Does work-life balance affect pro-environmental behaviour?

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In the face of increasing global environmental concerns, people are becoming more pro-environment in their attitudes, but does this mean that they behave in a more environmentally friendly way?  Does our modern day “busyness” in life and lack of spare time prevented people from acting according to their values?

A group of ecological economics researchers used Understanding Society to try to find out. Using individual level data from two waves of Understanding Society (Waves 1 and 4, dating from 2009/2010 and 2012/2013, which included modules on environmental behaviour) they investigated the relation between pro-environmental behaviour, environmental self-perception and work-life balance.

Pro-environmental behaviour was measured through 21 behaviours relating to home energy, personal transport, recycling and shopping. Work-life balance was defined by the availability of ‘leisure’ time using both objective (24 hours minus the time an individual spent on sleep, work, travel to work and housework) and subjective measures – the self-perception of facing daily time constraints. Only employed participants were used in the sample to better estimate the objective work-life balance measure.

Key findings

  • Work-life balance does not affect the relation between environmental self-perception and pro-environmental behaviour
  • But, subjective feelings about work-life imbalance can hinder more time-intensive pro-environmental behaviour. People act less ‘green’ when they feel they don’t have a good work-life balance.
  • The actual availability of leisure time does not affect pro-environmental behaviour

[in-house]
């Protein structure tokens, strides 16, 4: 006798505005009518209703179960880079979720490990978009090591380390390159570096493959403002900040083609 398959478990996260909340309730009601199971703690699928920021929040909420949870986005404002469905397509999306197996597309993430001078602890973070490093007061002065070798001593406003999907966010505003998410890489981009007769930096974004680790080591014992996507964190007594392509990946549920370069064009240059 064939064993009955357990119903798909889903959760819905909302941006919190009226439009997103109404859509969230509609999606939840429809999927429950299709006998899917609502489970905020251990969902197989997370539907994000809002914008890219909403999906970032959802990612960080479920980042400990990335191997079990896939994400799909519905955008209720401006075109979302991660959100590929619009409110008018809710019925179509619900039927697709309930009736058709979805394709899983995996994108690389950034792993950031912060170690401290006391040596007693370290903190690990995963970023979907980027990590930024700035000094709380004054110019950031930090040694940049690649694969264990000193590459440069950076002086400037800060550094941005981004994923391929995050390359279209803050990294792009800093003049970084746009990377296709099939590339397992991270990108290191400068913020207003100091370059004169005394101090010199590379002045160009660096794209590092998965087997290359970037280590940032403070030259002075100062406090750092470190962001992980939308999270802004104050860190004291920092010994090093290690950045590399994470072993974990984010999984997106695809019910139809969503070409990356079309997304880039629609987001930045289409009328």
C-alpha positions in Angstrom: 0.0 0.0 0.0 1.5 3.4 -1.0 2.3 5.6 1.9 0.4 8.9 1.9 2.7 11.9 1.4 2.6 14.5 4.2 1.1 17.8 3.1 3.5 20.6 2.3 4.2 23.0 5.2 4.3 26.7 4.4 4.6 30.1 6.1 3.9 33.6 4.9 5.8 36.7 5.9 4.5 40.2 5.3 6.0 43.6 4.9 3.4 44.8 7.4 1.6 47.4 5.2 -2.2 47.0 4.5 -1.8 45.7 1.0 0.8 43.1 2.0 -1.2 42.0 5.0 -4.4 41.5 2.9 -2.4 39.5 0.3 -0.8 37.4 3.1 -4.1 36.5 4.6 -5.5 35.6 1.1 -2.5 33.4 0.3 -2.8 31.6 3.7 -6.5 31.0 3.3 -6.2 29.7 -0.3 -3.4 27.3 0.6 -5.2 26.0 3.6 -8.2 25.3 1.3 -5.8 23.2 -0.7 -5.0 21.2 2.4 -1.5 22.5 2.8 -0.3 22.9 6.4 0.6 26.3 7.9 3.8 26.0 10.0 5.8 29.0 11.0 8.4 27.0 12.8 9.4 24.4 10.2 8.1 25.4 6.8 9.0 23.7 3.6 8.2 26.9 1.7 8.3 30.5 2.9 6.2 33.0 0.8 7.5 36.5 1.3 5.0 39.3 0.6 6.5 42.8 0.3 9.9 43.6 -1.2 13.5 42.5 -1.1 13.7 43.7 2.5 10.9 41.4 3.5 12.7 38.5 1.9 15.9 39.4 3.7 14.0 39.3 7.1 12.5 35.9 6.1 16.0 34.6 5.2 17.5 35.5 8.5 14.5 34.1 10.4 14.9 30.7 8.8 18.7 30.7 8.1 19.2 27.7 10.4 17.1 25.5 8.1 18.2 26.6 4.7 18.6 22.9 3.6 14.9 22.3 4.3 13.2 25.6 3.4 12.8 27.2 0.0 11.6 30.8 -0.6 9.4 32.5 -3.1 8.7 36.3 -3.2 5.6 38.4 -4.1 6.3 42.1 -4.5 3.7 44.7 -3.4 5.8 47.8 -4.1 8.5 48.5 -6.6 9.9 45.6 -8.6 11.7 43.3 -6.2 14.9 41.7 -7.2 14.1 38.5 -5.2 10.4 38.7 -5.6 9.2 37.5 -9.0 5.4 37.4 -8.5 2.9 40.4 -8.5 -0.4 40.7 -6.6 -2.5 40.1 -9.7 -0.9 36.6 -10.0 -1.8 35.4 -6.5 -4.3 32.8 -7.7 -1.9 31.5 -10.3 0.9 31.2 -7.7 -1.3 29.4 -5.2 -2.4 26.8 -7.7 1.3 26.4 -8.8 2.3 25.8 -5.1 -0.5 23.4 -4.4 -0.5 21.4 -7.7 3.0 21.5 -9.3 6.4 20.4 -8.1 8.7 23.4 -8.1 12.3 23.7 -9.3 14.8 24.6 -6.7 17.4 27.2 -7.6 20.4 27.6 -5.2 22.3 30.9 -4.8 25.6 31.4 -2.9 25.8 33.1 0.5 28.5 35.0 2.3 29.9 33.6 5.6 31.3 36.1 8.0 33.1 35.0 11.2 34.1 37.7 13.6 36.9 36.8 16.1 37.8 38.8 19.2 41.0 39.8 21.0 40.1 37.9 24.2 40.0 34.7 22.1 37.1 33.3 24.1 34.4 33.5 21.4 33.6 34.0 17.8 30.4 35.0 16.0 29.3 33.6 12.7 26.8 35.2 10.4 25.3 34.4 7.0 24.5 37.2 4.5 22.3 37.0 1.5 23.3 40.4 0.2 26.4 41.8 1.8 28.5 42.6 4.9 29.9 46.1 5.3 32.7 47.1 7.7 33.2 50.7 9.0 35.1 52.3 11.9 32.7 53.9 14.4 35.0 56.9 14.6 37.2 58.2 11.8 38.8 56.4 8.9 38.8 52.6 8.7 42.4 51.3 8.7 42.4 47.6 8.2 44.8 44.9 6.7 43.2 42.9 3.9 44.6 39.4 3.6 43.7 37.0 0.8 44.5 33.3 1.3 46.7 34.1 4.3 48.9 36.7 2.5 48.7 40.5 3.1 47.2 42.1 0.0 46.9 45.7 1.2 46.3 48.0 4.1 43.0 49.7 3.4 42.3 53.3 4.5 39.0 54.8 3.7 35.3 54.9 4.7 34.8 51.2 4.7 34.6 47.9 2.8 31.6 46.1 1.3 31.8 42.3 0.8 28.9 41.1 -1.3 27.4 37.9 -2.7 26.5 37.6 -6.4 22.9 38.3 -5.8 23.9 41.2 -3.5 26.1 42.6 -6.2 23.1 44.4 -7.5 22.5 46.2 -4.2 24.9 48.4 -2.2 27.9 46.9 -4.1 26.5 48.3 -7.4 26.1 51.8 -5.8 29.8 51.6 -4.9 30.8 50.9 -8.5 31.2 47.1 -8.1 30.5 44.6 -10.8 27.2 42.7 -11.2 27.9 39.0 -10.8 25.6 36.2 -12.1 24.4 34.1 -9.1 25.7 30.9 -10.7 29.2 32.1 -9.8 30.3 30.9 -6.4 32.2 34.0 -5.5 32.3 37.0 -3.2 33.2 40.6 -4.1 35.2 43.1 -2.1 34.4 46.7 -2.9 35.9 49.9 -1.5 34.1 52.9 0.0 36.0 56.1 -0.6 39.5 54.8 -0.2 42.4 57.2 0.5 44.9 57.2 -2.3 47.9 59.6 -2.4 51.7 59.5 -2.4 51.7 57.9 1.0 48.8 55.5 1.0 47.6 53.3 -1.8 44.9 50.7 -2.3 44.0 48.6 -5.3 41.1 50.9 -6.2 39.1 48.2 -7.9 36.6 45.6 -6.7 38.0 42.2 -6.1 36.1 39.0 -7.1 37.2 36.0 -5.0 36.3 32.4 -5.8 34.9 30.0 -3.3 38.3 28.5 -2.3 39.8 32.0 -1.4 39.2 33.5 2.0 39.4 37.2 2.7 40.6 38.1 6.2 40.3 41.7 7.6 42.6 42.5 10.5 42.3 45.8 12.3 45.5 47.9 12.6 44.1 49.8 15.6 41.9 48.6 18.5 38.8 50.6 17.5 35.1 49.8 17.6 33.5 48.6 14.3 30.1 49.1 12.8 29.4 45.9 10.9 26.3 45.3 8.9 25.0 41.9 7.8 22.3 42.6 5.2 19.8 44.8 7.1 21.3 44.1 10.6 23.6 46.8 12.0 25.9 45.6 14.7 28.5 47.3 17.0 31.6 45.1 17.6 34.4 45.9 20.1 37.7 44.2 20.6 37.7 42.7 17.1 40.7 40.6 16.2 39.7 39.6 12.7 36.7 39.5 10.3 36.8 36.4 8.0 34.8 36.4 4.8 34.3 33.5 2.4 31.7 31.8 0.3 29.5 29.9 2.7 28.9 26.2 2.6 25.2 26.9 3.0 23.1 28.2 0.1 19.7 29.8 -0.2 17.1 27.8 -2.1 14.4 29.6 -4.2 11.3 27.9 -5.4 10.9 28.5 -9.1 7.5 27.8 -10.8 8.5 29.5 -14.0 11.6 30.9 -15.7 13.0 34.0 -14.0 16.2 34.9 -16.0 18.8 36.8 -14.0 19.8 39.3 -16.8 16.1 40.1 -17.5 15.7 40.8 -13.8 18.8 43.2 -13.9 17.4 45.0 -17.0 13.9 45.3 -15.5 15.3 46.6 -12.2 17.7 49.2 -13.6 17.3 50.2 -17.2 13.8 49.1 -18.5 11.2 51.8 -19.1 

• Environmental self-perception has a strong impact on pro-environmental behaviour

However, some individual and household factors can make a big difference:

  • People who perceive themselves as environmentally-friendly are more likely to behave pro-environmentally
  • People become ‘greener’ as they get older
  • More educated people (those with a university degree) are more likely to behave pro-environmentally
  • Higher household income tends to lower pro-environmental behaviour because of higher consumption levels
  • For people with small children time constraints have an impact on how pro-environmental they are. Location matters– differences in local area infrastructure , for example transport networks and recycling centres. can affect the uptake of pro-environmental behaviours

Policy implications

Policies aiming to encourage pro-environmental behaviours should focus on helping individuals to cope psychologically and emotionally with feelings of time pressure and overworking, rather than just adapting work legislation to offer better work-life balance.

Further information

Read the article: Does Work-life Balance Affect Pro-environmental Behaviour? Evidence for the UK Using Longitudinal Microdata by Patricia C.Melo, Jiaqi Ge, Tony Craig, Mark J. Brewer and Ines Thronicker, published in Ecological Economics, March 2018